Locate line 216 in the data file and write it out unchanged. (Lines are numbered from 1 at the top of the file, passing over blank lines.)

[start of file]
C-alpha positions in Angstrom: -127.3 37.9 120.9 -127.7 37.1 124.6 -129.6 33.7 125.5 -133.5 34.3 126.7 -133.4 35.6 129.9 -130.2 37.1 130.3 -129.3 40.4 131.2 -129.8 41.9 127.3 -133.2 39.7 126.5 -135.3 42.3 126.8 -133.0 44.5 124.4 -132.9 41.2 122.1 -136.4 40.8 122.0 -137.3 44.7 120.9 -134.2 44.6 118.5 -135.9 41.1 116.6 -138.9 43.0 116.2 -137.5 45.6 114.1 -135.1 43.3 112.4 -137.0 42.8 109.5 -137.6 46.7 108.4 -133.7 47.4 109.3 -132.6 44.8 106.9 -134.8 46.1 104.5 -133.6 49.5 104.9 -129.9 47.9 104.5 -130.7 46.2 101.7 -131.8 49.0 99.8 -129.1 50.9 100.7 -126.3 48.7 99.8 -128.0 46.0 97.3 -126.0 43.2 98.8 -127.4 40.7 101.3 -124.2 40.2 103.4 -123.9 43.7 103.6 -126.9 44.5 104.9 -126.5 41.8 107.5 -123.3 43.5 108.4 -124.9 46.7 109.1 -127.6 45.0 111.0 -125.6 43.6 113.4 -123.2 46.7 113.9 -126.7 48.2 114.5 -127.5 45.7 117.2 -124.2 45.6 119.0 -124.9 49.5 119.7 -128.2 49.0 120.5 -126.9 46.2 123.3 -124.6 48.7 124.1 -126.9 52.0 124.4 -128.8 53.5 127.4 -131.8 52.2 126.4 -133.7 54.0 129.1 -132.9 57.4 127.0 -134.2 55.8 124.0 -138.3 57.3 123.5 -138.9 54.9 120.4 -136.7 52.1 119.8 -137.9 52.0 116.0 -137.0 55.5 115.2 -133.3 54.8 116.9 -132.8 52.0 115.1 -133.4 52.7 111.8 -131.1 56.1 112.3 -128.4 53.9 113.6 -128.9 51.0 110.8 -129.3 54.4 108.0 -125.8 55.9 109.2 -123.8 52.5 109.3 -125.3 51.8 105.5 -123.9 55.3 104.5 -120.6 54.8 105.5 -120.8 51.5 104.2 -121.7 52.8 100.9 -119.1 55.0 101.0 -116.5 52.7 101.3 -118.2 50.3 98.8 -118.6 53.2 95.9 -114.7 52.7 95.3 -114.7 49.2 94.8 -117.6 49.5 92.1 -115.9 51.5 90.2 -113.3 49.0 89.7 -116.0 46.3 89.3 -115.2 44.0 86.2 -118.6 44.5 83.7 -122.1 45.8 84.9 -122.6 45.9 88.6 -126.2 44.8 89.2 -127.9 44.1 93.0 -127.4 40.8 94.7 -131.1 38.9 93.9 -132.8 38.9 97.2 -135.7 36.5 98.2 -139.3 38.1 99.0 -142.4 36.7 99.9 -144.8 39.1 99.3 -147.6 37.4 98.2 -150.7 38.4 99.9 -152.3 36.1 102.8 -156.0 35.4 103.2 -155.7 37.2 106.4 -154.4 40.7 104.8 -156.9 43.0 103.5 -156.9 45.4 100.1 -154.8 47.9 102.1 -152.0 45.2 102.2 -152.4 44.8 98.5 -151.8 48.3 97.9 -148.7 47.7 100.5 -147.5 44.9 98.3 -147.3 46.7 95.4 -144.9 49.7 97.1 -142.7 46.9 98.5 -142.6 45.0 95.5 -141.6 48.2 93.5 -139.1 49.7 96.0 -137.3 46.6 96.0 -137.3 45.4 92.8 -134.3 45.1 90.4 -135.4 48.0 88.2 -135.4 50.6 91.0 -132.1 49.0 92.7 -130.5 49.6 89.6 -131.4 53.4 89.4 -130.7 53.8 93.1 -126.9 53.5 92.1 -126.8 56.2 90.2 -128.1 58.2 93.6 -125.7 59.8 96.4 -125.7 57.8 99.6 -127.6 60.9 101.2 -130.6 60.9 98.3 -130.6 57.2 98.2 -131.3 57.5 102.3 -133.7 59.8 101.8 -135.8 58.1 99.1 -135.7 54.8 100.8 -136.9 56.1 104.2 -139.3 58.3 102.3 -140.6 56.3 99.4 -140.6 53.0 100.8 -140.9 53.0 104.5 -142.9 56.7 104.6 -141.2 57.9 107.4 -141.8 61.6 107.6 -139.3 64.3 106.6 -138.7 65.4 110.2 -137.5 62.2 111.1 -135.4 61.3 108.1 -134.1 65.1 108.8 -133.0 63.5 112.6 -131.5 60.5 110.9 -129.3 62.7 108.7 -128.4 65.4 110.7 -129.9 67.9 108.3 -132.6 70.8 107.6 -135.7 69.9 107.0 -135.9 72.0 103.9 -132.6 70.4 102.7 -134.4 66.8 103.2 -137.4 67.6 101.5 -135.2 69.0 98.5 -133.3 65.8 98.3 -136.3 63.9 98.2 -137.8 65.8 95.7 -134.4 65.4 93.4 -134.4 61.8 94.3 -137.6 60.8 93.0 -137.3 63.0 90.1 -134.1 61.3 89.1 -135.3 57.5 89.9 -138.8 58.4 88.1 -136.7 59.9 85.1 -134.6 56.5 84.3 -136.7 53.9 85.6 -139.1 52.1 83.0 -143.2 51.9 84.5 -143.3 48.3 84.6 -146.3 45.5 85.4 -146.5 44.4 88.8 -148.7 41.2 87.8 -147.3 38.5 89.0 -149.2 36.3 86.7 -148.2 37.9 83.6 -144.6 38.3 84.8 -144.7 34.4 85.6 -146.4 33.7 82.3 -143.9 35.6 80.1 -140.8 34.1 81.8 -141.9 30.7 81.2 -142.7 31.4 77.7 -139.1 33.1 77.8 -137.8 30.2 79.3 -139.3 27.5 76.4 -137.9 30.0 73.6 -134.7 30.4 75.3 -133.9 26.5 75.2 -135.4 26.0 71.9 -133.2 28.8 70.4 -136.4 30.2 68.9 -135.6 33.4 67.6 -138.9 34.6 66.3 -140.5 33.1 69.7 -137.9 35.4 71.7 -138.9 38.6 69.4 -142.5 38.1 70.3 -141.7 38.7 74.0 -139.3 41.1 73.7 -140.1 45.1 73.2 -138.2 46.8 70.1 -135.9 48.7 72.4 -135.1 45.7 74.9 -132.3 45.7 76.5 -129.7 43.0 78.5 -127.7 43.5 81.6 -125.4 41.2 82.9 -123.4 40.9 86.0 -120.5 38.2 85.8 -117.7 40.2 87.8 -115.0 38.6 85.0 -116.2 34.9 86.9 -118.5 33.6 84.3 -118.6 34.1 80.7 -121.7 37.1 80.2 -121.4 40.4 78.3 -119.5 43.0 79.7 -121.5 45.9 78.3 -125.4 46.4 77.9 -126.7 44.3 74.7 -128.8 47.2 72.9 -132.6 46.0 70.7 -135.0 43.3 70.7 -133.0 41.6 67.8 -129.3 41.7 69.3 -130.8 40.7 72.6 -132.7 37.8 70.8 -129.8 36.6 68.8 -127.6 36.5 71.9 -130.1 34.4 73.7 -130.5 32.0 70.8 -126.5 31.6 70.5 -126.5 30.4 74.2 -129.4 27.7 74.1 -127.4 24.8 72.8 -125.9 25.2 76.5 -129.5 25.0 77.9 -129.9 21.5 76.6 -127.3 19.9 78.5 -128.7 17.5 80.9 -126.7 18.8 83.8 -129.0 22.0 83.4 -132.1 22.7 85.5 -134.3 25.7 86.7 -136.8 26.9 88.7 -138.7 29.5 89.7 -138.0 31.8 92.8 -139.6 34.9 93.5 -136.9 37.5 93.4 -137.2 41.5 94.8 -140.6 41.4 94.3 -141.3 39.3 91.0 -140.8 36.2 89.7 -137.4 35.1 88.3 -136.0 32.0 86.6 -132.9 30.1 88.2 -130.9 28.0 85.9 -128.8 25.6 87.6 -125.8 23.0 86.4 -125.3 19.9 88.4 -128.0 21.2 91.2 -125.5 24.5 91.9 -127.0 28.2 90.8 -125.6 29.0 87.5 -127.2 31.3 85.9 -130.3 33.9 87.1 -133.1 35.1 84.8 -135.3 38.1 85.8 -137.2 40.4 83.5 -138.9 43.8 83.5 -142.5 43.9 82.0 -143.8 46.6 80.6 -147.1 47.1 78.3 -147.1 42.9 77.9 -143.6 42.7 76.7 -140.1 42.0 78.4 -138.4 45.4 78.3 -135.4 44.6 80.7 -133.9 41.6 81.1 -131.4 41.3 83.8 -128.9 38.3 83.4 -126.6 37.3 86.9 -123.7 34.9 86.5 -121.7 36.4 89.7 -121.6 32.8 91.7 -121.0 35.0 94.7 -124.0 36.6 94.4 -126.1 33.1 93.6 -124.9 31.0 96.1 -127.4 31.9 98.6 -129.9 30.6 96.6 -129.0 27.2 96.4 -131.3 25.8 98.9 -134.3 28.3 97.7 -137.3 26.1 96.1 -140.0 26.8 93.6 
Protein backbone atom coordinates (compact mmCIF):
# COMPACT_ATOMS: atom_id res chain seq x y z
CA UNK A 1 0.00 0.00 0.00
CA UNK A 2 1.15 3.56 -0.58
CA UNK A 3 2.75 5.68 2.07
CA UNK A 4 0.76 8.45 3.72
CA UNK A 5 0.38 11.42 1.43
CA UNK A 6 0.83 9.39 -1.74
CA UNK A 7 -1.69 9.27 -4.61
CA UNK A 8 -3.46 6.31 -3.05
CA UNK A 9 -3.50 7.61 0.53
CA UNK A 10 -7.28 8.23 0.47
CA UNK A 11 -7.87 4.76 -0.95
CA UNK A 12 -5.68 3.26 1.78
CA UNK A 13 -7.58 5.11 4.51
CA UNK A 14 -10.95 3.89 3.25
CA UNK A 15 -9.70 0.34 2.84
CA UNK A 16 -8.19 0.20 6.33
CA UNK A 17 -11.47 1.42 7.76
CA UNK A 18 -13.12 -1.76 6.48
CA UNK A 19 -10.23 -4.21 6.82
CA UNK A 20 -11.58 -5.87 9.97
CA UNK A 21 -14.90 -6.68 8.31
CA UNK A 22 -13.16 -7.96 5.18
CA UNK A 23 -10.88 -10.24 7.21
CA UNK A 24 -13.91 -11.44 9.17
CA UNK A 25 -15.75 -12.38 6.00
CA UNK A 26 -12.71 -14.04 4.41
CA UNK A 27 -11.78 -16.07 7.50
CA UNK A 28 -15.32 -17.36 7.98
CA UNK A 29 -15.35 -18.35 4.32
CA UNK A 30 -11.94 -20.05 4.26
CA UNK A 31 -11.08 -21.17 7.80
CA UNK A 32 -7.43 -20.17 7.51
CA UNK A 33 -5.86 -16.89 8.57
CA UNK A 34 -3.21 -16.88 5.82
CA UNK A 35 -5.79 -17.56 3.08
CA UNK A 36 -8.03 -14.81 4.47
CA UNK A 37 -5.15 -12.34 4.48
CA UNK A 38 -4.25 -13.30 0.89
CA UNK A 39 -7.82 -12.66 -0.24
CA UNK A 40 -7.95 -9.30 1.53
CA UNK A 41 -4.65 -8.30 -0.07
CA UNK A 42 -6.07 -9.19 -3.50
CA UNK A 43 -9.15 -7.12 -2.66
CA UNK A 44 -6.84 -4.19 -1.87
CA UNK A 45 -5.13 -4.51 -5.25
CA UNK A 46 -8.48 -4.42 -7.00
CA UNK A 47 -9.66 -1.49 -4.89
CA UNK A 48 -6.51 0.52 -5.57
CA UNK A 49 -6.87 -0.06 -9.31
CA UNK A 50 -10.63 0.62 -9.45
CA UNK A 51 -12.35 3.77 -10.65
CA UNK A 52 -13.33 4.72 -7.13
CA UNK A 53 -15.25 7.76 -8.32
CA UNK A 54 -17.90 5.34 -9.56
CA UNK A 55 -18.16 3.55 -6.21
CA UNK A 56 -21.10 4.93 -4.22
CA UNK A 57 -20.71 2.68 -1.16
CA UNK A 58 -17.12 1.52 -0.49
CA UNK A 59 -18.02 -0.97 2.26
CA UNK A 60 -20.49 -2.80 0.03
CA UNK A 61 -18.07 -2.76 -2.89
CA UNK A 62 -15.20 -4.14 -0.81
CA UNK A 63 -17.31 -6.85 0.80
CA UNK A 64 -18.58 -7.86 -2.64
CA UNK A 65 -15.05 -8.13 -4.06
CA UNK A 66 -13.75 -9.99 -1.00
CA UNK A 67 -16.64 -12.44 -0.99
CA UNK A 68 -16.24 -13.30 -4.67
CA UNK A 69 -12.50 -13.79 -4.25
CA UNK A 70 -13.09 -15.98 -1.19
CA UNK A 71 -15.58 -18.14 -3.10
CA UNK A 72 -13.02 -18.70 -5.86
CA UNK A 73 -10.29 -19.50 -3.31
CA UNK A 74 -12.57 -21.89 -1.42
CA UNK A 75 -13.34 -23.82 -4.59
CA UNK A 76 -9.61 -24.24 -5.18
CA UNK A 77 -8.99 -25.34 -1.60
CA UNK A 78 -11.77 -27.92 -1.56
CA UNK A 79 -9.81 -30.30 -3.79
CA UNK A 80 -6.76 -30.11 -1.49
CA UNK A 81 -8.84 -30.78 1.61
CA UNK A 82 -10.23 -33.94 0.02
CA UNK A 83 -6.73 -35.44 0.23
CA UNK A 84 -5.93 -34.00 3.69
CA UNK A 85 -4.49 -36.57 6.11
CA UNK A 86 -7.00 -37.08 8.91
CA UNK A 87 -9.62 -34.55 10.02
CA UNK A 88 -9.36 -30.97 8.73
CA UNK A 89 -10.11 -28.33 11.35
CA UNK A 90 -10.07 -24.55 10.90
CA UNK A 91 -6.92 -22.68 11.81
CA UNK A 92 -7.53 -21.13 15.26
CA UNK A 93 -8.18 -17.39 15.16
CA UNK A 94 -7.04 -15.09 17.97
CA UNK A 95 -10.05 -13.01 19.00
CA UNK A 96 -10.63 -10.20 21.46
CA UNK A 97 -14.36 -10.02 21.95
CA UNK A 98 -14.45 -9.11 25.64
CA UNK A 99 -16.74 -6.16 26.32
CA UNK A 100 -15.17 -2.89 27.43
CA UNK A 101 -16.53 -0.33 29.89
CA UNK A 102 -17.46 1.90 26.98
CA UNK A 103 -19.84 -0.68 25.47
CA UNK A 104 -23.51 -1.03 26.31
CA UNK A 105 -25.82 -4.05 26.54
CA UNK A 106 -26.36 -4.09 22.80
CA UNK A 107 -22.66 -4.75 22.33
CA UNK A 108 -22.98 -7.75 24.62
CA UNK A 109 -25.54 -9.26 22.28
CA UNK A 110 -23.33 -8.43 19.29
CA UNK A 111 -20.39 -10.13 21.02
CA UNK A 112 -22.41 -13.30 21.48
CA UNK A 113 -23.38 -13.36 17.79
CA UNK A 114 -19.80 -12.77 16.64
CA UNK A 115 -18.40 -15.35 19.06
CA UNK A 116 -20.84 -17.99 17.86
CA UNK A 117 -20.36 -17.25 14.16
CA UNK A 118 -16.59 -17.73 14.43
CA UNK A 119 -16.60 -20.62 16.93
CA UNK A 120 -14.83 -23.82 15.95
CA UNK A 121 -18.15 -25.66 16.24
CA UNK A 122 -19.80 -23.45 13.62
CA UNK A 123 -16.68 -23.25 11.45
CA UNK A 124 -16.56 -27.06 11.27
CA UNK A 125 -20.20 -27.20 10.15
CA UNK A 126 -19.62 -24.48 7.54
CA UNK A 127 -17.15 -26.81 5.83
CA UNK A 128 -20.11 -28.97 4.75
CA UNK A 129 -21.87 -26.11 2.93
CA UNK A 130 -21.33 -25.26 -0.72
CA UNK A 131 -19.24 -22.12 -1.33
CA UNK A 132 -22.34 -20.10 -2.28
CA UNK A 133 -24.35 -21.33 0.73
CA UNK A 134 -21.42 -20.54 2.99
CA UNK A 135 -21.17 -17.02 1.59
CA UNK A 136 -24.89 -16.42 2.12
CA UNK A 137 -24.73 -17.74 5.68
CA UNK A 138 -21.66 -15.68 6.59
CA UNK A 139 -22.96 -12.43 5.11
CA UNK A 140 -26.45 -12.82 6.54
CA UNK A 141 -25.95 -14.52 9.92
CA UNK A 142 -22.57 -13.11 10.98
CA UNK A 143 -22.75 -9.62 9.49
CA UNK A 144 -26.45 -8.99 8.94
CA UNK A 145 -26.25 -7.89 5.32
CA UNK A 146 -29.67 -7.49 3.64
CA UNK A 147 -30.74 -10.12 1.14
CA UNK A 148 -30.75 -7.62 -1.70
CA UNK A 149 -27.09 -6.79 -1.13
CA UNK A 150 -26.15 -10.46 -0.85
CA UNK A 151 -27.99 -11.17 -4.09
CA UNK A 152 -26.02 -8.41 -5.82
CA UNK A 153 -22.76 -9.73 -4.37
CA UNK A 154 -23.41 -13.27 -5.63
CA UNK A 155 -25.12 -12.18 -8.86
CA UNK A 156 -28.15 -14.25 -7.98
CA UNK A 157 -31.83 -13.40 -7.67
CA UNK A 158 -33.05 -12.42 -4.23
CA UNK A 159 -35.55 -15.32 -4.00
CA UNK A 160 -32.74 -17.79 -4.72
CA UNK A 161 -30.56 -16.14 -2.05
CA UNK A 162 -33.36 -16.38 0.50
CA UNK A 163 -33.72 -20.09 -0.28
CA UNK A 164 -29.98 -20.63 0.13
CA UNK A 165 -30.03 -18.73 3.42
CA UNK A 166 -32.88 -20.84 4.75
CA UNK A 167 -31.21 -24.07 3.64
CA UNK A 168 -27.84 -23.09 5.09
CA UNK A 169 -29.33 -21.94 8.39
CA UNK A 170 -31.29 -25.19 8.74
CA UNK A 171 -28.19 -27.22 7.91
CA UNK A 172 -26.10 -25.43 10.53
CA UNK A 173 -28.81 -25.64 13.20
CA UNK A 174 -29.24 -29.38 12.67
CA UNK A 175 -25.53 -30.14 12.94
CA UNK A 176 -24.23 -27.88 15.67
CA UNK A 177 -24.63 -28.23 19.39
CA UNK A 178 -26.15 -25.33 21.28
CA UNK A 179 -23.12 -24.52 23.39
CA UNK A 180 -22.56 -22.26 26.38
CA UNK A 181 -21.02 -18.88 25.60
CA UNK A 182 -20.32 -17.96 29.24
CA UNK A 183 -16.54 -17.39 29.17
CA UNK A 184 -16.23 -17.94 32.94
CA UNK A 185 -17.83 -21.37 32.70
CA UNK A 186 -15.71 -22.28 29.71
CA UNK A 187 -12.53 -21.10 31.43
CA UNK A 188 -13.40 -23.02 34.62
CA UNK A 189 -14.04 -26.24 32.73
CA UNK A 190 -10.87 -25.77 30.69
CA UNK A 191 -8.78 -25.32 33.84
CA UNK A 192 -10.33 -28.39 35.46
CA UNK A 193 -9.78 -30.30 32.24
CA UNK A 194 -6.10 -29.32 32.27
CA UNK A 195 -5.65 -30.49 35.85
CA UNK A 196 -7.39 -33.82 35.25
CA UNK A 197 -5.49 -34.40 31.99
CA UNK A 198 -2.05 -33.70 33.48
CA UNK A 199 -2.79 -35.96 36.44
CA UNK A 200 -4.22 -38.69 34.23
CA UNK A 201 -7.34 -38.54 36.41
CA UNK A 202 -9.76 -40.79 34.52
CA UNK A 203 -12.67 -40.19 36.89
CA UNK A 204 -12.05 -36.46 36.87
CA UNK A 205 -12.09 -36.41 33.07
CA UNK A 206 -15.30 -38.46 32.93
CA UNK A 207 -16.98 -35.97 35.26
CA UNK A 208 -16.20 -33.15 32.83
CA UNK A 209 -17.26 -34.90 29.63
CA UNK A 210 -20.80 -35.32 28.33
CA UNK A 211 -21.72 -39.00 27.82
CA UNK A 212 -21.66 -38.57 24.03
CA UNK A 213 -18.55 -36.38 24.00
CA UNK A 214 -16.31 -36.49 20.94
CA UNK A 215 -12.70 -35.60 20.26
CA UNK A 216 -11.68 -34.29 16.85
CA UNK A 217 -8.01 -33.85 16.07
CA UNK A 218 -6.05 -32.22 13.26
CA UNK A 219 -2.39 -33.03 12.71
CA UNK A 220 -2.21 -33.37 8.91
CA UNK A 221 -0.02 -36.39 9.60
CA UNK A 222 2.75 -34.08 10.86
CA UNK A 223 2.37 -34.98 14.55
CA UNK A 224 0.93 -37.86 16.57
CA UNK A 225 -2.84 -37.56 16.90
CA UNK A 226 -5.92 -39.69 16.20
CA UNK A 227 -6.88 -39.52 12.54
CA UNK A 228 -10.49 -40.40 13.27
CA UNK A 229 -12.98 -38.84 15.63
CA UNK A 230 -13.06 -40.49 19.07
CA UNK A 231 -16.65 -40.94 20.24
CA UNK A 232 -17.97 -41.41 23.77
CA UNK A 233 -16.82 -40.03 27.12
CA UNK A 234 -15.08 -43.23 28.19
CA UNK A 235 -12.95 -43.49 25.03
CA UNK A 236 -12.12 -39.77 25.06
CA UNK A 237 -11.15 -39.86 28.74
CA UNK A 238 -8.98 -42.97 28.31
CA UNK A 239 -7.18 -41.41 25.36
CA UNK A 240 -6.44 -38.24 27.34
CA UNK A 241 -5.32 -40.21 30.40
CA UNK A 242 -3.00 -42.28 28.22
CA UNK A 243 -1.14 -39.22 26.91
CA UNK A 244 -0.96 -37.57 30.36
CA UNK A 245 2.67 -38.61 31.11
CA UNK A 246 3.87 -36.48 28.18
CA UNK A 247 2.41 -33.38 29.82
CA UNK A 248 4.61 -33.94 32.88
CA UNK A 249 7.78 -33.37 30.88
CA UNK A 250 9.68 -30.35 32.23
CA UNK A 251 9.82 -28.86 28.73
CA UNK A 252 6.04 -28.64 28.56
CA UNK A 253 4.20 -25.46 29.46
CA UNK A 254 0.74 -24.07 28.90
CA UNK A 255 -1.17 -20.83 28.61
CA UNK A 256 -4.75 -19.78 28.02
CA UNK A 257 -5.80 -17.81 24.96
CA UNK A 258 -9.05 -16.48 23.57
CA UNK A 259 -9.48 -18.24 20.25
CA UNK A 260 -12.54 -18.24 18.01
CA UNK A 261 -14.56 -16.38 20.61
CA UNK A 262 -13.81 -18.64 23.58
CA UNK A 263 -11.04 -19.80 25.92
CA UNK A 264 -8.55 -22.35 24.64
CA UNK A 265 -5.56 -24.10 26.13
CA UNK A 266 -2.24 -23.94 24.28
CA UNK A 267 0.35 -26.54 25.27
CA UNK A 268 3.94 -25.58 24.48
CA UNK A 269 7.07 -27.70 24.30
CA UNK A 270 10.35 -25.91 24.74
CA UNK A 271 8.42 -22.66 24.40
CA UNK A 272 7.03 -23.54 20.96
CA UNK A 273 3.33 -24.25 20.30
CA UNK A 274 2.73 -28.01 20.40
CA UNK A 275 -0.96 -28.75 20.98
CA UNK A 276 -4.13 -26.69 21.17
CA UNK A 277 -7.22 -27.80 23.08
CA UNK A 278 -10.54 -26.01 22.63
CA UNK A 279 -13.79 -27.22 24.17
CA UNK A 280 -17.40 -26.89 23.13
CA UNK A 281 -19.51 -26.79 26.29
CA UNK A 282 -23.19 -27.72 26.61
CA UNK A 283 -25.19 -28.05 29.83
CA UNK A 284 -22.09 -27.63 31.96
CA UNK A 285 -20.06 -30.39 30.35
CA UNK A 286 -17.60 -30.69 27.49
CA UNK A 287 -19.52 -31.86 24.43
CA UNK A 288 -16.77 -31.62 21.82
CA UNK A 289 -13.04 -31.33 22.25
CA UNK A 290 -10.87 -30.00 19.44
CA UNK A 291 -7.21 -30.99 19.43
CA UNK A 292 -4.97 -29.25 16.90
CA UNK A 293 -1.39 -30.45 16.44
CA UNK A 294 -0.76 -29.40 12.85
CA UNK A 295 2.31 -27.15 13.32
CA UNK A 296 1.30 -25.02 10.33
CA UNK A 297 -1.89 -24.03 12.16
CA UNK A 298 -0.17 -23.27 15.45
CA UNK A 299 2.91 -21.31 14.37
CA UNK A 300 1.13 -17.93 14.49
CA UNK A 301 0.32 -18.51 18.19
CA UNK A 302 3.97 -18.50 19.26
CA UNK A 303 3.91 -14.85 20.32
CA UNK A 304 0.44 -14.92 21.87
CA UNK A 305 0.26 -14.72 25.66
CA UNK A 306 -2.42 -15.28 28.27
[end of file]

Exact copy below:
CA UNK A 213 -18.55 -36.38 24.00